Chemical Properties of Alkenes

Chemical Properties of Alkenes

Due to the C=C bond, alkenes have a number of different chemical properties to alkanes.

Addition reactions

The ?-bonds in alkenes can be broken in order for ?-bonds with other species to be formed without atoms being forced to break off. This means that alkenes are able to undergo addition reactions, unlike alkanes. Molecules that contain ?-bonds and can, therefore, take part in addition are known as unsaturated. On the other hand, molecules which consist of ?-bonds but cannot take part in addition are known as saturated. Addition reactions tend to be quicker than substitution reactions as only weak ?-bonds have to be broken as opposed to ?-bonds which are stronger.


Heterolytic reactions

Alkenes contain an area of high electron density: the ?-bond. Therefore, it it able to attract electrophiles (a species able to accept a pair of electrons from a species which has a high electron density) and take part in heterolytic fission. In heterolytic fission a covalent bond is broken and both electrons go to the same atom. Alkanes, on the other hand, are only able to react with free radicals and take part in homolytic fission.

However, alkenes also undergo homolytic fissions as the bond is non-polar. Therefore, alkenes can react in two ways:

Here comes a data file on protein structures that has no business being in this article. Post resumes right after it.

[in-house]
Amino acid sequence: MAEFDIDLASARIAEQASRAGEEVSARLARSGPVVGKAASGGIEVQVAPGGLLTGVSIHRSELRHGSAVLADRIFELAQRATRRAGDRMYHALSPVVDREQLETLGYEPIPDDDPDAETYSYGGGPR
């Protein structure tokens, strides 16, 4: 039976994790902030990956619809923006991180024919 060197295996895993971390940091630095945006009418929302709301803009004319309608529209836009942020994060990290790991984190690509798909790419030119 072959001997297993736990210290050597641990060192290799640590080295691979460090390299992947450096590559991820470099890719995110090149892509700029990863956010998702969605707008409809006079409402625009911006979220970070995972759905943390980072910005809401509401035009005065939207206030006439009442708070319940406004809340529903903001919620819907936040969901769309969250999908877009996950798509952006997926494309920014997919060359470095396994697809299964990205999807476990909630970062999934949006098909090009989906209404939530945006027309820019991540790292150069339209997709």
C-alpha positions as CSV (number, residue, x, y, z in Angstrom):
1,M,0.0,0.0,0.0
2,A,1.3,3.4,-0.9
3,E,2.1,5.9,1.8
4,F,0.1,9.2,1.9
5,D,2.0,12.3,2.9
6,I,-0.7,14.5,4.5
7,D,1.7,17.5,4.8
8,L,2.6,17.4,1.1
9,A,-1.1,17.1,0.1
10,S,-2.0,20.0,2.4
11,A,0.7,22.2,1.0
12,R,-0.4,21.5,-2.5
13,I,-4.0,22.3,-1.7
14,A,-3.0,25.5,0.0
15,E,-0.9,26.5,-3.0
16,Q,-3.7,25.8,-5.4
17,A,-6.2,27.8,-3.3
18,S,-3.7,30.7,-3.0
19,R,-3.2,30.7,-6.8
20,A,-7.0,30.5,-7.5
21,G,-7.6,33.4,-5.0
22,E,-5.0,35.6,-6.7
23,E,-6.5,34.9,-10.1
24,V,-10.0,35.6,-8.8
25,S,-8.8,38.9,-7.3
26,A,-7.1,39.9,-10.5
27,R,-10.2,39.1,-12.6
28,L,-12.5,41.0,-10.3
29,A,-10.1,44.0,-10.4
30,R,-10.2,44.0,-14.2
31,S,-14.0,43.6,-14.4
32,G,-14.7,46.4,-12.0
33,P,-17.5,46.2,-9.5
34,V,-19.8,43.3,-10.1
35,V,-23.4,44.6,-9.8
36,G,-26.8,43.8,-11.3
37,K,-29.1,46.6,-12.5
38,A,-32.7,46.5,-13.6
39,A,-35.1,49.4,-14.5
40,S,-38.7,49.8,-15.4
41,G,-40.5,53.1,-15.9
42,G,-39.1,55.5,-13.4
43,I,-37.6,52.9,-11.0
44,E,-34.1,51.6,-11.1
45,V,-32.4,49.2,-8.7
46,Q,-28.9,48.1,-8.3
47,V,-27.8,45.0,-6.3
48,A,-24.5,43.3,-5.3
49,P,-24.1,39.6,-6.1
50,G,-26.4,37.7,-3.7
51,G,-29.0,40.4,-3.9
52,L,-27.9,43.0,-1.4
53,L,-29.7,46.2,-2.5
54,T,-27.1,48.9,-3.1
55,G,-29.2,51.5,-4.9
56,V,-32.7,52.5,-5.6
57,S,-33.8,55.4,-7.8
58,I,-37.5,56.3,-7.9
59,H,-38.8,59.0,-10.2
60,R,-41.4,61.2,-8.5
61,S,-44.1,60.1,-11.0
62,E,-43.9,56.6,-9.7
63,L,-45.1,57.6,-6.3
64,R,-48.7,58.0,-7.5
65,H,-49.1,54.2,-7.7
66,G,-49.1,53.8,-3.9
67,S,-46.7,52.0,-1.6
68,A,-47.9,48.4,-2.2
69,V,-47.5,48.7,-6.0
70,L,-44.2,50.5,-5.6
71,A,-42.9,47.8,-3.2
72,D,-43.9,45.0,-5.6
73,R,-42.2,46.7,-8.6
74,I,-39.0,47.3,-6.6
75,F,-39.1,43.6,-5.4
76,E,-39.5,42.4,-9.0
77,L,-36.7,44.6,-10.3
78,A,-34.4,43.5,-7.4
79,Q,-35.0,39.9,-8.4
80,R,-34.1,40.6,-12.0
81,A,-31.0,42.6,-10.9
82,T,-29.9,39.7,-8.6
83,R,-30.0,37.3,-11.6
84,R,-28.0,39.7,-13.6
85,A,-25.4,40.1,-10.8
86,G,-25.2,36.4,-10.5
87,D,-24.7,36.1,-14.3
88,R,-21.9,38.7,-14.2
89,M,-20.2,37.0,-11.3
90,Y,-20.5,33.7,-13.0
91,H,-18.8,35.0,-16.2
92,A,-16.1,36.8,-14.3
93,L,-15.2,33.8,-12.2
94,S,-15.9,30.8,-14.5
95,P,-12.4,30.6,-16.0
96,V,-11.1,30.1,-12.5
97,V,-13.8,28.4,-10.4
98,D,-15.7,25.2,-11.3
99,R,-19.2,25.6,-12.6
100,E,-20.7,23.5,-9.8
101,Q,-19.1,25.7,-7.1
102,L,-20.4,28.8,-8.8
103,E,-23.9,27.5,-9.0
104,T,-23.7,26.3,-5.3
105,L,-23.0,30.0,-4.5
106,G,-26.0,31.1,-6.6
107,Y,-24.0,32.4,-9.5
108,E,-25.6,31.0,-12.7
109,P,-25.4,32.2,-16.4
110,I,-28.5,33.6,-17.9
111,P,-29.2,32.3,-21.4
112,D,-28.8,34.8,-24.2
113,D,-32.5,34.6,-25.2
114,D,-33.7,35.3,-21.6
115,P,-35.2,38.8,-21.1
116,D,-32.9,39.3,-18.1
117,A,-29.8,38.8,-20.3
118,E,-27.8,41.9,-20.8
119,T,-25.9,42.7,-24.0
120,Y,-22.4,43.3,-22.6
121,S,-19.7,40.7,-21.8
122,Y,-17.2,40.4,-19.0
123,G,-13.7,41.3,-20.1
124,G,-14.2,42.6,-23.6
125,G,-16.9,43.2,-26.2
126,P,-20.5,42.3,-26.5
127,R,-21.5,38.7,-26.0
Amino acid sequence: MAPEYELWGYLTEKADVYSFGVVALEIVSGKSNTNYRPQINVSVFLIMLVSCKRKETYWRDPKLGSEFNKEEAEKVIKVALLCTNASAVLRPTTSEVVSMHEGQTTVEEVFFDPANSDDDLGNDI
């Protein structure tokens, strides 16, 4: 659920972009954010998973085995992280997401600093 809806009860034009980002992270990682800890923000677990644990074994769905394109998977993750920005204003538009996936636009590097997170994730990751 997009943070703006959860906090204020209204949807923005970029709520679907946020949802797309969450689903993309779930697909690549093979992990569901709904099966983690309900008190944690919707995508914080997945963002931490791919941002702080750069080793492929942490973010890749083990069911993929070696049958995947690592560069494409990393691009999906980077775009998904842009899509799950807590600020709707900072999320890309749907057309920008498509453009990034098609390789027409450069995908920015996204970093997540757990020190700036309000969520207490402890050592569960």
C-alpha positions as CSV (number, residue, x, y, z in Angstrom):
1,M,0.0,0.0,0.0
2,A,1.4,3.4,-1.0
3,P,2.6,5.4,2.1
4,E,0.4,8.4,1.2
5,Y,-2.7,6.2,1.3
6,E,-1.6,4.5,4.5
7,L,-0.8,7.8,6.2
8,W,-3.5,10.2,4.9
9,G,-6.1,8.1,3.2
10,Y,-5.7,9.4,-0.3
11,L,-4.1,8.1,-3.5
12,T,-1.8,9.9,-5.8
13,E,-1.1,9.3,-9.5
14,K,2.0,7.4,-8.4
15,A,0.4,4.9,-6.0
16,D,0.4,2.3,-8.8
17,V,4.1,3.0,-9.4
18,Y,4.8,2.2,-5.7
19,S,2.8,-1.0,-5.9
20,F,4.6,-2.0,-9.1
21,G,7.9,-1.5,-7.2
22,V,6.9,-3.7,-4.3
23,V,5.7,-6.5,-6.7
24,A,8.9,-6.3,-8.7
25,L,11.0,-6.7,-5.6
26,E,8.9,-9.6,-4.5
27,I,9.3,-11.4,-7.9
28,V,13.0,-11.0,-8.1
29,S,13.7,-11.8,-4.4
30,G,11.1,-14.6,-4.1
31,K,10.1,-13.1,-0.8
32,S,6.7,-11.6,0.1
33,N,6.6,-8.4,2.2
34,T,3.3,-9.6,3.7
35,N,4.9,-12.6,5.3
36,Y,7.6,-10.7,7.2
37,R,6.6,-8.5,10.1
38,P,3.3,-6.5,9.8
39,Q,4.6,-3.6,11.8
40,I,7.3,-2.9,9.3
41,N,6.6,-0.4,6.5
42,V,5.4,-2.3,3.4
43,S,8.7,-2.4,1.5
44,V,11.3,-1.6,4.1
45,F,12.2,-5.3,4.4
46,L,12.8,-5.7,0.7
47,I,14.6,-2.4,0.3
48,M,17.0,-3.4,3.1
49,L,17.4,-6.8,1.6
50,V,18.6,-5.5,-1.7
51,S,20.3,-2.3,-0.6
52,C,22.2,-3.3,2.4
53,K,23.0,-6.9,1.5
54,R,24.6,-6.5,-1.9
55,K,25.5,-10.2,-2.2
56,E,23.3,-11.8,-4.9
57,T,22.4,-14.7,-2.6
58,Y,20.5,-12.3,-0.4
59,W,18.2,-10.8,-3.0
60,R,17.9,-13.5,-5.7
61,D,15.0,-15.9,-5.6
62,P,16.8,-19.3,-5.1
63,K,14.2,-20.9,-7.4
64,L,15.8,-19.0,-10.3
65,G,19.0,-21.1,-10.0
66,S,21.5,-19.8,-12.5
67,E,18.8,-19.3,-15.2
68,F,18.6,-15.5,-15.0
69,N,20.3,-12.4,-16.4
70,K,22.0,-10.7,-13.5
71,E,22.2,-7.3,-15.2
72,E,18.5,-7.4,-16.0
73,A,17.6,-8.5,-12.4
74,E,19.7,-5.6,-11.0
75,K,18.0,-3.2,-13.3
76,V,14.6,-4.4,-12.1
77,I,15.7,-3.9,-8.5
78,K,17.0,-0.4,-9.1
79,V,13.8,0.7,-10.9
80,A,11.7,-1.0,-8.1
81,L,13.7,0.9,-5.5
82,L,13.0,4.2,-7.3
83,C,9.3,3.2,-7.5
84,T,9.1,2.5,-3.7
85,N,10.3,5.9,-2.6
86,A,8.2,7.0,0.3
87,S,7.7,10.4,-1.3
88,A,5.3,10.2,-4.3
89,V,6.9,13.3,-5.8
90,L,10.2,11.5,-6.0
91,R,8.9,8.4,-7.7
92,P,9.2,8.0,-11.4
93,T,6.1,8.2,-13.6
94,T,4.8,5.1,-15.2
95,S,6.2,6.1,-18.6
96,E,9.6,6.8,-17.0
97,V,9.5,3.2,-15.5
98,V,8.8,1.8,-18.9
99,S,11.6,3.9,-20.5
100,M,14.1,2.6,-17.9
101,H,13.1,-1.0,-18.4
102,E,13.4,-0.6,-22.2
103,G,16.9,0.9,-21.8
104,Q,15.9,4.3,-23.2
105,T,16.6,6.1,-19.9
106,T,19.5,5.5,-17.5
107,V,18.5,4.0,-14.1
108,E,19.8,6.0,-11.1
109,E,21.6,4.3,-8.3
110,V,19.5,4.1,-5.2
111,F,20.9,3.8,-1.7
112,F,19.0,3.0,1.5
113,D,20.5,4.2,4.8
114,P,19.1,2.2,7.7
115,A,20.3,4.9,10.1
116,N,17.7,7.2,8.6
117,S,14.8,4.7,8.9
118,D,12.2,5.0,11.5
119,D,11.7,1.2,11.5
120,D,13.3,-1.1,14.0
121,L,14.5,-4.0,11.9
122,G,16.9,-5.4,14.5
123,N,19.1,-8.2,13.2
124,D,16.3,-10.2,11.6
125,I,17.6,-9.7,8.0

• by free radical addition
  • by electrophilic addition

This make alkenes much more reactive than alkanes.


Electrophilic addition reaction of alkenes

The C=C ?-bond usually undergoes electrophilic addition when electrophiles are present. Electrophiles include:

  • hydrogen halides (H-Cl, H-I and H-Br)
  • halogens (Br-Br, Cl-Cl and I-I)

It is also possible for alkenes to take part in an electrophilic addition reaction with H2SO4.


Hydrogen halides

The positive dipole on the H in the H-X bond is attacked by the pair of electrons located on the C=C bond. This then undergoes heterolytic fission. The carbocation is then attacked by the halide ion to create a haloalkane. The reaction is quite fast and can take place at room temperature.



A halogen is non-polar but when an alkene is present the electron moves over to one side of the molecule putting into a state of temporary dipole. This ?+ve state causes the alkene to attack, forming a dibromoalkane. For example: CH2=CH2 + Br2 ? CH2BrCH2Br.

During the reaction the Br2 changes colour from orange to colourless. In fact, a good test for an alkene is to add bromine solution. When the mixture is shaken it will decolourise if alkenes are present.

The reaction is quite fast and, again, can take place at room temperature.


With cold concentrated sulphuric acid alkenes will also undergo an electrophilic addition reaction.

If the mixture is warmed up and water added an OH group replaces the H2SO4 group to produce alcohol. This is called a hydrolysis reaction as water is used to break the covalent bonds. In the laboratory it is an effective way of converting alkenes into alcohols.